Thank you, Mr. Sturgeon, for playing an incredibly important role in hundreds of young peoples’ lives over the last 40 years. 

No matter how much research and fact-finding we tried to do in preparation for tonight, your timeless reach cannot be quantified and your positive influence cannot be calculated. 

Thank you.

You did good, our dear Old Owl
You did good.

Wednesday, June 4, 2014

If You Believe Everything

If you believe everything pop history tells you, you may believe that Michael Jackson was a hero. 
If you believe everything you read about agriculture, you may think that denim cows are the most mistreated animals on earth
If you believe everything from Washington DC, you may believe that the Oval Office was clueless about Benghazi. 
If you believe everything you hear, you may be a bit concerned about how you're fixin'  to charge your iPhone. 

If you believe everything you read, you may believe this:

But believe me: 
Don't believe everything.

Not everything you hear is true. 
Not everything you read is credible.  
Not everything you see is real. 
Not everything people say is right. 

This has become increasingly evident to me since late last week, when I read the story of the parents who have allowed their very young daughter to take on the role of a boy: dressing her that way, cutting her hair and calling her their son, because she said was a boy and didn't like dresses. 

You know what? I hated dresses as a young girl, too. 
My thighs rubbed together. 
It hurt like hell. 

I am completely taken back by this entire story, which can be debated for hours. But that's not why I'm writing. I write because the little girl's life is forever changed based off of a claim she made early, as she learned to speak. A statement of what she claimed to be at three years. Her parents believed everything. 
I could barely rationalize not strangling a sibling over a Cabbage Patch doll when I was that age.
So many young kids think they're firemen. 
Doesn't mean we suit them up and send them into the burning building. 
Young girls think they're mermaids. Doesn't mean we push them into the pool and teach them to swim.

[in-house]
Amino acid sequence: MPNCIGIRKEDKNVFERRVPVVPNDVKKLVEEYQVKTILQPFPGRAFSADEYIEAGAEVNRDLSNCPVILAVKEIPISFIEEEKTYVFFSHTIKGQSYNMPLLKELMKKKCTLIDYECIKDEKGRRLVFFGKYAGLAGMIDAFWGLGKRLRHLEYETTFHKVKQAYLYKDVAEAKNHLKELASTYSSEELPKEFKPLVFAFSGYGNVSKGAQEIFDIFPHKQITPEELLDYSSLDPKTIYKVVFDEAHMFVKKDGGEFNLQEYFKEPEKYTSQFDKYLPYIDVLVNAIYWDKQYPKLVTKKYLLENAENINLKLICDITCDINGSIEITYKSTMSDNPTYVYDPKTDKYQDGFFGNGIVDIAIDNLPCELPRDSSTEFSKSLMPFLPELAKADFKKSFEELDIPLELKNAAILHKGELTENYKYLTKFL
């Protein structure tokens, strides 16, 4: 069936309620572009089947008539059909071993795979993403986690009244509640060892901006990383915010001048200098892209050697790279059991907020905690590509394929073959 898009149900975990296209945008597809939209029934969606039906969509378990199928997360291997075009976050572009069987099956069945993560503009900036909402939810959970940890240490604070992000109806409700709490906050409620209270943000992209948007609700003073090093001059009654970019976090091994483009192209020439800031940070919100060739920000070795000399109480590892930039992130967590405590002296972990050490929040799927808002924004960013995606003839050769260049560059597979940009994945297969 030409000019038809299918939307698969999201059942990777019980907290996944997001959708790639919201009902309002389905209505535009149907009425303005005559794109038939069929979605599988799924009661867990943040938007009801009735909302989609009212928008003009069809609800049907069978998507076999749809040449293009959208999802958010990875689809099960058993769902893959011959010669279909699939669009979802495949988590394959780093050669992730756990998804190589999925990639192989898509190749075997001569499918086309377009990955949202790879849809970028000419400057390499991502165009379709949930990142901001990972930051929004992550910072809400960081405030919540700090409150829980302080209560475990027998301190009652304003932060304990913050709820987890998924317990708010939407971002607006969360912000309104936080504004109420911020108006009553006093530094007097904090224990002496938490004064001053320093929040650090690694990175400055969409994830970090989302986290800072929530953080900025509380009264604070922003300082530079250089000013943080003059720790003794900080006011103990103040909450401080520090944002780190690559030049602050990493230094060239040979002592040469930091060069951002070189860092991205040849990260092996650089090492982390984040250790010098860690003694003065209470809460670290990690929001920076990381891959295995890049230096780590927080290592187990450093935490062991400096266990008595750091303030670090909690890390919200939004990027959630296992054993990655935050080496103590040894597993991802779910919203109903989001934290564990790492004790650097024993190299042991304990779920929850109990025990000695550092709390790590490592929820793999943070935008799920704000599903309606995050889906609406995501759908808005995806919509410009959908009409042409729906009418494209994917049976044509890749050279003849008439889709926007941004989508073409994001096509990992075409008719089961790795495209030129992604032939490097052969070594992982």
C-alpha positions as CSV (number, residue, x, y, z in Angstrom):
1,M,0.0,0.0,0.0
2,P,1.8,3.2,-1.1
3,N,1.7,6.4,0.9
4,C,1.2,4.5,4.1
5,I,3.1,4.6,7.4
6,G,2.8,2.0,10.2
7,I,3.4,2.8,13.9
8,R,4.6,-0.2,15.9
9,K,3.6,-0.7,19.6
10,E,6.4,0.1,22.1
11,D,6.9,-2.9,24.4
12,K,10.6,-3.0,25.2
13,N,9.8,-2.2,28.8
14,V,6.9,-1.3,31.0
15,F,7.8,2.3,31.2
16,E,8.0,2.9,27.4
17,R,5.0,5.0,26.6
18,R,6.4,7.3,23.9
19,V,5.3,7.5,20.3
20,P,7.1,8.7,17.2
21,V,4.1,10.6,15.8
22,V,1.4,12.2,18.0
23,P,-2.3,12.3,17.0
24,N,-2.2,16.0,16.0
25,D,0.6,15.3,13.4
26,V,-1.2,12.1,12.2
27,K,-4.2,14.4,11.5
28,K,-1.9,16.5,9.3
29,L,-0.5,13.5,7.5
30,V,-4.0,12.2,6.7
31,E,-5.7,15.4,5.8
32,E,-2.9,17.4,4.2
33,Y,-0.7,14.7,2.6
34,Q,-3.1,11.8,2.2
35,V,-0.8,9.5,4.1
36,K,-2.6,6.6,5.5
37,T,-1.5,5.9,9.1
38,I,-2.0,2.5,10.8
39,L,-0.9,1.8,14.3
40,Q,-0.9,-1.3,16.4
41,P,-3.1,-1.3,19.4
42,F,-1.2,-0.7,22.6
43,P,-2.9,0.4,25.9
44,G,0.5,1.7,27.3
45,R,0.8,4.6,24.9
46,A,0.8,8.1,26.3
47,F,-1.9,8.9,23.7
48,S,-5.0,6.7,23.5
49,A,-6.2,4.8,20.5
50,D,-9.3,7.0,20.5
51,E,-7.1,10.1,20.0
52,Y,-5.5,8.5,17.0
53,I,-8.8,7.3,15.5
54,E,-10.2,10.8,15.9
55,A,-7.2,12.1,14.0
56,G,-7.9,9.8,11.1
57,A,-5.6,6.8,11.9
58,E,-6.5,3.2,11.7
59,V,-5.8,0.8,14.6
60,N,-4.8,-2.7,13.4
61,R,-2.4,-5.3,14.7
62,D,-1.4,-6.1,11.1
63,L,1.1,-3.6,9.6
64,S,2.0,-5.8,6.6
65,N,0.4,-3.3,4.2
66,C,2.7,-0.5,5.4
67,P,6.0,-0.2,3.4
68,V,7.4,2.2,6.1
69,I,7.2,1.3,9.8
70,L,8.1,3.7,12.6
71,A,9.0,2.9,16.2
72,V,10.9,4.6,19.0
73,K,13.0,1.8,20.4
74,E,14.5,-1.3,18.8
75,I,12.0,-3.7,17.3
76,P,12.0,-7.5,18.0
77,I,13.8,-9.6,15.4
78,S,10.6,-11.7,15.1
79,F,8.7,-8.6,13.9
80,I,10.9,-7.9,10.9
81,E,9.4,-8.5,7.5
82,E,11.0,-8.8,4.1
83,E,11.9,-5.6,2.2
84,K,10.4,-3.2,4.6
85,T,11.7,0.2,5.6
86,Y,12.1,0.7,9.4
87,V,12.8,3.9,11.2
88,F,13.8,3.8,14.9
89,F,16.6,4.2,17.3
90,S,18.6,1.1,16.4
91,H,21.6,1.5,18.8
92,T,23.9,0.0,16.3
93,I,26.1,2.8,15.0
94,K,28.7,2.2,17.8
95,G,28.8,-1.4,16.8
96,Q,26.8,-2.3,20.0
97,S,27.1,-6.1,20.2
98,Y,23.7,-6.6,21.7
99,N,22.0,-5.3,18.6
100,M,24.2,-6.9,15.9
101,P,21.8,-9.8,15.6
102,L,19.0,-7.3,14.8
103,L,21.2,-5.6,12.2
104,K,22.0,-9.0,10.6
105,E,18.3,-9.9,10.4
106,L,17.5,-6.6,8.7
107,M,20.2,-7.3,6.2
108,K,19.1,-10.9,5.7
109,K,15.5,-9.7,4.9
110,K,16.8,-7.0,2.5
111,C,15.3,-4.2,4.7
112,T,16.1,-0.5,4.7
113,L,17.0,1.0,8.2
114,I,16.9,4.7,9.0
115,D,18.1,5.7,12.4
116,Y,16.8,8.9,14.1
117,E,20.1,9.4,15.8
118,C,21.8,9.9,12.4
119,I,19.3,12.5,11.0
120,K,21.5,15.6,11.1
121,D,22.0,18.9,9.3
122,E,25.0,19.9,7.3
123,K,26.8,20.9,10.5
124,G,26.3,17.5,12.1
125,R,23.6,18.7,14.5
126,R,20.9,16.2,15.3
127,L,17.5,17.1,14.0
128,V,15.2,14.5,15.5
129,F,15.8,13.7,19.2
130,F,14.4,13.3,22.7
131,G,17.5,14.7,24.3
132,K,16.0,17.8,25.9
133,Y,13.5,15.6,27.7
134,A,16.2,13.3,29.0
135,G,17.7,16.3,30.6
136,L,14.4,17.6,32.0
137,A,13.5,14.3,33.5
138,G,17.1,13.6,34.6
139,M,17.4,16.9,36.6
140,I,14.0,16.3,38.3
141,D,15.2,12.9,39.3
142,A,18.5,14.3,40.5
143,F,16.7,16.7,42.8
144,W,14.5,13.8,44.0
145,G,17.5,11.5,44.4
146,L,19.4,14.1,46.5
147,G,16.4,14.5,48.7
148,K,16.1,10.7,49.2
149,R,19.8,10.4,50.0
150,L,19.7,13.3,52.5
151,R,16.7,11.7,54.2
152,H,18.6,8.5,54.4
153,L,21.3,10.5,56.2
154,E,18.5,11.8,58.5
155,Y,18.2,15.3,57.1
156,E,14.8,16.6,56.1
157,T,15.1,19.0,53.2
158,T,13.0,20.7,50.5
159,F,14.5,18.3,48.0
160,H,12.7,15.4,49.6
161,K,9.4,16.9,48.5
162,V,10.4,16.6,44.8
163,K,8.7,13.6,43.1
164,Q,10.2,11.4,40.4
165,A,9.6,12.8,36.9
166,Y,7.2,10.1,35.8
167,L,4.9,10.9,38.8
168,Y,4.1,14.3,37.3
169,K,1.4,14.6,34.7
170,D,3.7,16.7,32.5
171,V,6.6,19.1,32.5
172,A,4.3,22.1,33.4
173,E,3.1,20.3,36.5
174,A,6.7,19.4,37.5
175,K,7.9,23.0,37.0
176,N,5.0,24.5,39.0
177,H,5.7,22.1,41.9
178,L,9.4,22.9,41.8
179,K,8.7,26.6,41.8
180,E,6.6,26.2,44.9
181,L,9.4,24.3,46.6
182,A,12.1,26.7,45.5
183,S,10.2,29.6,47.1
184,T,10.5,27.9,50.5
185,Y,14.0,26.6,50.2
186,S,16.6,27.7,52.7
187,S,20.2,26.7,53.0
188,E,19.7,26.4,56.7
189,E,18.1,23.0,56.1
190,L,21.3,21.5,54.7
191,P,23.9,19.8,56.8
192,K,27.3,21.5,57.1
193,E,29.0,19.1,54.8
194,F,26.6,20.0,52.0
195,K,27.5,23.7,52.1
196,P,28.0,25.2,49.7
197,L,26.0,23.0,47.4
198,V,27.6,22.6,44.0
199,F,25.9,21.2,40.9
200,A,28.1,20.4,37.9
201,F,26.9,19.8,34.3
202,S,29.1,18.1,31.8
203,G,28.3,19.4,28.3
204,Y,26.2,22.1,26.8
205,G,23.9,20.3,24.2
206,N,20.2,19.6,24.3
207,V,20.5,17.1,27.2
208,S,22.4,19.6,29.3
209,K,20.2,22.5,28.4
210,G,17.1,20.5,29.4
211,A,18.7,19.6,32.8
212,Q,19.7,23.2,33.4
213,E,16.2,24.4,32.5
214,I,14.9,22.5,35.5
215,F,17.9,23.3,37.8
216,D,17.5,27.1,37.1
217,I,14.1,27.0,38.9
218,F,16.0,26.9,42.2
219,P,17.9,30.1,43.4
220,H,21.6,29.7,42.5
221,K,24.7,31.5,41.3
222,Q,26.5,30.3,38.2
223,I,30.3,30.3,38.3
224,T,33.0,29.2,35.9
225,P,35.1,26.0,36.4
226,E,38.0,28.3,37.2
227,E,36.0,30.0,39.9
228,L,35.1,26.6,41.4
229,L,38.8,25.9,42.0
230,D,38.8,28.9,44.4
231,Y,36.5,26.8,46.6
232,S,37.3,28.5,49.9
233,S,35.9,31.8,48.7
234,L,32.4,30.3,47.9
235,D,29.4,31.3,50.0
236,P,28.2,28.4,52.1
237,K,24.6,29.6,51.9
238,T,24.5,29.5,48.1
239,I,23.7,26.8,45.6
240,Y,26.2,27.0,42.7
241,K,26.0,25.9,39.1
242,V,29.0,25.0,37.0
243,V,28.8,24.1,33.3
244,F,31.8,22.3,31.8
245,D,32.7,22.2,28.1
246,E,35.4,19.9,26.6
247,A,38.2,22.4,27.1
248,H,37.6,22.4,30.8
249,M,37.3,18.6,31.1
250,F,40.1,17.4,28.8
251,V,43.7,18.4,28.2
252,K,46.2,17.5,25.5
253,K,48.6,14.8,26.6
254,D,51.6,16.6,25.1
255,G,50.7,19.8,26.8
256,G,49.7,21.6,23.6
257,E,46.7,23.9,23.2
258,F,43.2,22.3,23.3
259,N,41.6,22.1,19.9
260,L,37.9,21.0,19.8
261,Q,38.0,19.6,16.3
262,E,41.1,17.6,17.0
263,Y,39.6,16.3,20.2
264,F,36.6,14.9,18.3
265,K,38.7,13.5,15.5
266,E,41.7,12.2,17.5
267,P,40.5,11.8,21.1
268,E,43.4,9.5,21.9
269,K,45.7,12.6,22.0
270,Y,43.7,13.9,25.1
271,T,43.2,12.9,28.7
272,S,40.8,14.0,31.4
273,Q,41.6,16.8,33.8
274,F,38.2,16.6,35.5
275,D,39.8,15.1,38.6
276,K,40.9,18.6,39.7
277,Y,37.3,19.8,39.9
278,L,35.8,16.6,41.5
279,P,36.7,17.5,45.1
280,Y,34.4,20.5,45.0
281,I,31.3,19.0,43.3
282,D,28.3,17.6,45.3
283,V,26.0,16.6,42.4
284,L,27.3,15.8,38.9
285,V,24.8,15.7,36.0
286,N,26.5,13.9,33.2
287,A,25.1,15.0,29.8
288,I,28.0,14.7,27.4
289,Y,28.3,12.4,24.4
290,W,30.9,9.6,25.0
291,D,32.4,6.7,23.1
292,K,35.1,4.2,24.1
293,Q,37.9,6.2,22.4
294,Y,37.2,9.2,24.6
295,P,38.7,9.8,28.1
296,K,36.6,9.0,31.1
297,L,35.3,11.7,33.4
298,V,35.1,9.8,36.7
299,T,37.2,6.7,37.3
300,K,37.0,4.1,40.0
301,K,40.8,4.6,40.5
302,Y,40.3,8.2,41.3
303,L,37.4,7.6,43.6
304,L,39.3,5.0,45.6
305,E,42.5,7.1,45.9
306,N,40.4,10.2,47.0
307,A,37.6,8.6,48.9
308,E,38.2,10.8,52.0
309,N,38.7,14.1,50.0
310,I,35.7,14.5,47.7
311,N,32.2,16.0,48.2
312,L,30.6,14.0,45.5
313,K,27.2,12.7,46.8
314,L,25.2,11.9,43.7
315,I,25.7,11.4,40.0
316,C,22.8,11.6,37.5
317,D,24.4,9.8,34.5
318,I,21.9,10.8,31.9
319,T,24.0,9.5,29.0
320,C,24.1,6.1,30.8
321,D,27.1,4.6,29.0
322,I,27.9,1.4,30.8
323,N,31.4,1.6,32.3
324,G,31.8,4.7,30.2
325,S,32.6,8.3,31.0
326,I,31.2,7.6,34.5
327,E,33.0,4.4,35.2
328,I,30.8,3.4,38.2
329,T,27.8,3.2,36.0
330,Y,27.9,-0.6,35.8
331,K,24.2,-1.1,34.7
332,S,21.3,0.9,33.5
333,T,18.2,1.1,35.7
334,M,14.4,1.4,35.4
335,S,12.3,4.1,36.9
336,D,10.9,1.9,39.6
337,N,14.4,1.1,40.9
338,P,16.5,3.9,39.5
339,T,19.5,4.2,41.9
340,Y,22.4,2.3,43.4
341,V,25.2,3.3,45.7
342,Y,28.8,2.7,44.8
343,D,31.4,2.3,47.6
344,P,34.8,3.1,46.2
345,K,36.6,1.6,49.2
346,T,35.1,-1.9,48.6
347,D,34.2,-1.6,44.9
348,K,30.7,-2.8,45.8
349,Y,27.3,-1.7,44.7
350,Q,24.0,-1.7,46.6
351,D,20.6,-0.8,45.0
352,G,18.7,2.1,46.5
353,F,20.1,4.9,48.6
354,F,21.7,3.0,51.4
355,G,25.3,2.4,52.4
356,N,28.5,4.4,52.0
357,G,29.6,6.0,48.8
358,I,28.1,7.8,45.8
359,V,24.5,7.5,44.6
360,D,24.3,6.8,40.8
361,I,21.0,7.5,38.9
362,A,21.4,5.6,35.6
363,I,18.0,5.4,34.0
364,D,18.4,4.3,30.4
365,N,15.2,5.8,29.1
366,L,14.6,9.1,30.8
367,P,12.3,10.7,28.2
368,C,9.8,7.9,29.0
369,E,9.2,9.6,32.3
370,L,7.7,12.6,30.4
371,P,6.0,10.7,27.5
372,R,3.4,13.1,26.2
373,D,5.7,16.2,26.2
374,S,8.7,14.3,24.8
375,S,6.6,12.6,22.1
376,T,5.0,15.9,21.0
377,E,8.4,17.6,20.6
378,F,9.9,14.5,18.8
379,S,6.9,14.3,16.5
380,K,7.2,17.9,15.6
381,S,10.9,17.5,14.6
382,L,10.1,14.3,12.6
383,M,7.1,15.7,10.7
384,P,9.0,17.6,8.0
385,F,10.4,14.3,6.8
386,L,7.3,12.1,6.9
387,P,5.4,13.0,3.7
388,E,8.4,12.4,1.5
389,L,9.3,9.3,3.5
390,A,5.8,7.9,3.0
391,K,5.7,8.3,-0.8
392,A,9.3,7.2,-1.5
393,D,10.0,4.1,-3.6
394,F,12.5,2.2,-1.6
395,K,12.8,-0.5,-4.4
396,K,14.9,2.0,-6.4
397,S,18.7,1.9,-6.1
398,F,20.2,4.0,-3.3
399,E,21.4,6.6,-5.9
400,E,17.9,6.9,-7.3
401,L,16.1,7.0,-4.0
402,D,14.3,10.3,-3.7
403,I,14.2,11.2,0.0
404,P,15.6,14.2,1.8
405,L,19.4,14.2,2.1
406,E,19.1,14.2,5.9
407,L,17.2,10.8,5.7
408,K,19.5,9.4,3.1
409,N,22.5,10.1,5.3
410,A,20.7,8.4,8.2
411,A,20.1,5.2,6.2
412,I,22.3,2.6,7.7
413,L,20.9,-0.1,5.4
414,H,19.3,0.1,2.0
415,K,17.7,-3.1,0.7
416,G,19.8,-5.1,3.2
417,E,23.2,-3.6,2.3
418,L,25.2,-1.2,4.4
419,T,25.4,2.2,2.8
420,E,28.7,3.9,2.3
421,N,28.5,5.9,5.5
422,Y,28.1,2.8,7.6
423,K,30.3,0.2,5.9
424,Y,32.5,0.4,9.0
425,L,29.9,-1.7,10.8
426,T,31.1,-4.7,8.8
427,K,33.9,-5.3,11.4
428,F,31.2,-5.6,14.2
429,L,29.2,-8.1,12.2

Kids have no idea who they are, except for who they're taught to be. 
Heck - at 20 I was barely figuring out who I was. 

You know what I thought I was when I was three-years-old?
Both older siblings conspired to call me, "Lindsay Shirley Jean Bowman".
According to our "family history" (sketchy, seeing as how I never had a baby book) my real mother's name was Shirley. 
Unlike my siblings, I had green eyes because of Shirley. 
Shirley was also where I got my curls. 
(Darn you, Shirley)
Sure didn't help that we sang Psalm 23:6 before every meal at Grandma Bowman's house. 

Surely goodness and mercy shall follow me all the days of my life: and I will dwell in the house of the LORD for ever. - Psalm 23:6

If my real mother, Shirley,  follows me everywhere, 
why haven't I met her?

Not everything you hear is true. 

Even twenty years later, I heard something that I believed....for a bit. 

In college, a gal told me that I'd "never be anything but a big-haired-fat-person".
Perhaps worst of all, the scorn came from a sorority sister. 
I never truly believed her words, but I tell you what: I'll never forget them. 
It's things like that - when not paired with self confidence - people may find easy to believe. 
Thanks Betsy, wherever you are. 
Your words became a great reference for encouraging people to question to outside sources. 

If you believe everything you hear, you may make judgements based on ignorance. 
If you believe everything you're told, you may learn to dislike yourself. 
If you believe everything people say, you may question all of the hard work you've devoted to a program. 
If you believe everything, you may to not believe in anything, at all. 

Speaking of...I heard last week that scientists have discovered that solar panels are draining the sun of all of its energy. I knew I shouldn't have bought that solar powered watch, and I asked Cody to consider returning our solar powered fence charger. 

If you believe everything...